REGULATORY ADVISORY: ICO sets out priorities to protect children’s privacy online

By April 9, 2024 Industry News

The Information Commissioner’s Office (ICO) is calling on social media and video-sharing platforms to improve their data protection practices so children are safer when using their services.

This comes as the regulator sets out its 2024-2025 priorities for protecting children’s personal information online.

Since the introduction of its Children’s code of practice in 2021, the ICO has been working with online services including websites, apps and games to provide better privacy protections for children, ensuring their personal information is used appropriately within the digital world.

There has been significant progress and many organisations have started to assess and mitigate the potential privacy risks to children on their platforms.

The new Children’s code strategy builds on the progress to date and sets out the priority areas social media and video-sharing platforms need to improve on in the coming year, as well as how the ICO will continue to enforce the law and drive conformance with the code by industry.

John Edwards, UK Information Commissioner, said: “Children’s privacy must not be traded in the chase for profit. How companies design their online services and use children’s personal information have a significant impact on what young people see and experience in the digital world.

“Seven out of ten children told us that they trust our Children’s code to make the internet better and safer for them. That’s why our determination to ensure online services are privacy-friendly for children is stronger than ever.

“I’m calling on social media and video-sharing platforms to assess and understand the potential data harms to children on their platforms, and to take steps to mitigate them.”

For 2024 to 2025, the Children’s code strategy will focus on:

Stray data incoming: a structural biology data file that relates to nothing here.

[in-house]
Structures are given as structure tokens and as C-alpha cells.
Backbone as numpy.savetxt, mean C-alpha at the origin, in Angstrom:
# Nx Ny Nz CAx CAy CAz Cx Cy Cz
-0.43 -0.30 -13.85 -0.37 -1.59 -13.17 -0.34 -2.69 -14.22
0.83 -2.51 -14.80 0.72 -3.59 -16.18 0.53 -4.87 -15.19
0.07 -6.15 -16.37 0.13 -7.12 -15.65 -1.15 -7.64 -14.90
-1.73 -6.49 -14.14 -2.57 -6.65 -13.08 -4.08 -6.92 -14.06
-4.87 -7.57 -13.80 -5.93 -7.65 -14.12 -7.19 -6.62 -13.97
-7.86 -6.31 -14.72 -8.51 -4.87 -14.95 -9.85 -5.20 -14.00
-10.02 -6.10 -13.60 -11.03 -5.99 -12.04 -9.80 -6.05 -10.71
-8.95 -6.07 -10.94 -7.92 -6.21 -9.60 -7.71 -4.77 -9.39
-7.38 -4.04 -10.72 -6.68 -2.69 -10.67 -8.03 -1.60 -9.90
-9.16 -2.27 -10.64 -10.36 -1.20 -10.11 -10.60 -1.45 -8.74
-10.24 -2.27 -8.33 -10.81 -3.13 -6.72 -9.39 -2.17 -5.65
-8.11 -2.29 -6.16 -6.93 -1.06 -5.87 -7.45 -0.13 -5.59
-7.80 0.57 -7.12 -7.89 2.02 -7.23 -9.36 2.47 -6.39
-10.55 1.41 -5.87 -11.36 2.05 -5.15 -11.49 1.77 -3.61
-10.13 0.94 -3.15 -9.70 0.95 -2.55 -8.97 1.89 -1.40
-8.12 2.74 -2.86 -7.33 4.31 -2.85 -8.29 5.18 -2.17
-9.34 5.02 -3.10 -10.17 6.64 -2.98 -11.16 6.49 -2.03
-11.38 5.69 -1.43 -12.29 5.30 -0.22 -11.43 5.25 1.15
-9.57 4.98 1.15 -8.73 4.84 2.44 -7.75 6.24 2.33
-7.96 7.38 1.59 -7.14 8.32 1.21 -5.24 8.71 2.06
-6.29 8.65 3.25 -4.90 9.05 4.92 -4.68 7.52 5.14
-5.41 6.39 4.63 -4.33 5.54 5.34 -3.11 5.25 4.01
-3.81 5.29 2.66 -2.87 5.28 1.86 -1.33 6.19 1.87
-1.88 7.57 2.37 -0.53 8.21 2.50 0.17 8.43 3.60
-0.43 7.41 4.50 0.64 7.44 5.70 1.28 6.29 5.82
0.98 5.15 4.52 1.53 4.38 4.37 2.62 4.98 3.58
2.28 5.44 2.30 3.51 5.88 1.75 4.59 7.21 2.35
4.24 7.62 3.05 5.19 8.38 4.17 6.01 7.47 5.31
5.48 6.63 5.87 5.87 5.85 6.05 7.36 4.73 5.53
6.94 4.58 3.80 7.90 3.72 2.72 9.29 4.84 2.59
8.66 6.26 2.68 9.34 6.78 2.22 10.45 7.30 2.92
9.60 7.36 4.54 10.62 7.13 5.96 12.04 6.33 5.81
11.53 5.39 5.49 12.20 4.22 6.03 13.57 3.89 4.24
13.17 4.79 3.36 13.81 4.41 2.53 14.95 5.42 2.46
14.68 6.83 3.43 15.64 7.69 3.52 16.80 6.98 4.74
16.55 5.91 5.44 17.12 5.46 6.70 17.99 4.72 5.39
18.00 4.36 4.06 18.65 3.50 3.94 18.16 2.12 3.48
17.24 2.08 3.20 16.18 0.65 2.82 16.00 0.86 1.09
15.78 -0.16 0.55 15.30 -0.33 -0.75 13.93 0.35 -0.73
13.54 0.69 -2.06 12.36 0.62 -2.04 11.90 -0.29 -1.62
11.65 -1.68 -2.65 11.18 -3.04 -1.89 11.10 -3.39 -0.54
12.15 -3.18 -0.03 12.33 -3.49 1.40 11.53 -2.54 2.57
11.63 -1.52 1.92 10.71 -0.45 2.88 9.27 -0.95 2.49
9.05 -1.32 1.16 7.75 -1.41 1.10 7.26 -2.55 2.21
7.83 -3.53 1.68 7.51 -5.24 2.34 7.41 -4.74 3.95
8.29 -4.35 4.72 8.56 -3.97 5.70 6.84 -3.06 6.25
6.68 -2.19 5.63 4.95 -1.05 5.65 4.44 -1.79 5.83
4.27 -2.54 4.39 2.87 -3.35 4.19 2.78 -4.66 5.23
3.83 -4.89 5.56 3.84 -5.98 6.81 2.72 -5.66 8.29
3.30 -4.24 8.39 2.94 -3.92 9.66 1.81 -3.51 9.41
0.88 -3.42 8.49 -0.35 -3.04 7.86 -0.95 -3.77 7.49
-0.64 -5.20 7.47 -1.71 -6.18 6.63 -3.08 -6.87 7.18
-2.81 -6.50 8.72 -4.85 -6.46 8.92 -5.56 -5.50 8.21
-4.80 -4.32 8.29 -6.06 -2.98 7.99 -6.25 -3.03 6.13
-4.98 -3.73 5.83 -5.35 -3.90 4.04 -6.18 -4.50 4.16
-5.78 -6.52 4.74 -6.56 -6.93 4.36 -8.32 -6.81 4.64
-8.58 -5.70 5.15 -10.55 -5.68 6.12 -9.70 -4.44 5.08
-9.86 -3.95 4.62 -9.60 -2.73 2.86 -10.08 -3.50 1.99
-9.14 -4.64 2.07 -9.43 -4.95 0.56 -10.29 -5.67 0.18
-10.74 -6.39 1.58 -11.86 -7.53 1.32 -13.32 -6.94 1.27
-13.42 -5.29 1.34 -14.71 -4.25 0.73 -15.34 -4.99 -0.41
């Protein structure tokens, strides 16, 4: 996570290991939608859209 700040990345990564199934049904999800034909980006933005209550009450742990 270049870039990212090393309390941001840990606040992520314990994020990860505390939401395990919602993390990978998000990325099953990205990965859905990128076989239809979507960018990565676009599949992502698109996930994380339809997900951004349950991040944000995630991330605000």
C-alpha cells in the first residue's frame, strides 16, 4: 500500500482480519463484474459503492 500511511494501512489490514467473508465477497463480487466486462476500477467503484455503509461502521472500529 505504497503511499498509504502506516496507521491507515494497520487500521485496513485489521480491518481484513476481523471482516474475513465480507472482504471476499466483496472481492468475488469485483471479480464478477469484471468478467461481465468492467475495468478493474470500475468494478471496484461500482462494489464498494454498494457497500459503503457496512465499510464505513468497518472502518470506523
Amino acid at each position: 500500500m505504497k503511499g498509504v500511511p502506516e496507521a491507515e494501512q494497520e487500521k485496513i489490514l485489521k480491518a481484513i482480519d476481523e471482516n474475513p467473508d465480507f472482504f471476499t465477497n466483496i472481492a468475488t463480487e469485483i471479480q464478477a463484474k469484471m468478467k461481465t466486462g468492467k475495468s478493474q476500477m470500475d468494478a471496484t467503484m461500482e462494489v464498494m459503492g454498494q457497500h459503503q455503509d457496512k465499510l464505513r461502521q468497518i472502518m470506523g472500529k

• Default privacy and geolocation settings. The ability to ascertain or track the location data of a child creates risks, including potentially having their information misused to compromise their physical safety or mental wellbeing. This is why children’s profiles must be private by default and geolocation settings must be turned off by default.
  • Profiling children for targeted advertisements. Children may not be aware their personal information is being collected, or that it can be used to tailor the adverts they see. This may impact children’s autonomy and control over their personal information, and it could lead to financial harms where adverts encourage in-service purchases or additional app access without adequate protections in place. Unless there is a compelling reason to use profiling for targeted advertising, it should be off by default.
  • Using children’s information in recommender systems. Content feeds generated by algorithms may use information such as behavioural profiles and children’s search results. These feeds may create pathways to harmful content such as self-harm, suicidal ideas, misogyny or eating disorders. The design of recommender systems may also encourage children to spend longer on the platform than they otherwise would, leading to children sharing more personal information with the platforms.
  • Using information of children under 13 years old. Children under the age of 13 can’t consent to their personal information being used by an online service, and parental consent is required instead. How services gain consent, and how they use age assurance technologies to assess the age of the user and apply appropriate protections, are important for mitigating potential harms.

Further cooperation with other UK regulators such as Ofcom and international counterparts will also be a focus for the ICO, as it aims to raise global data protection standards for the benefit of UK children.

Edwards added: “Children’s privacy is a global concern, and businesses around the world need to take steps to ensure children’s personal information is used appropriately so it doesn’t leave them exposed to online harms. This week I will be meeting with international regulators and online services to encourage stronger digital protections for children.”

For more information on the ICO children’s code strategy, visit


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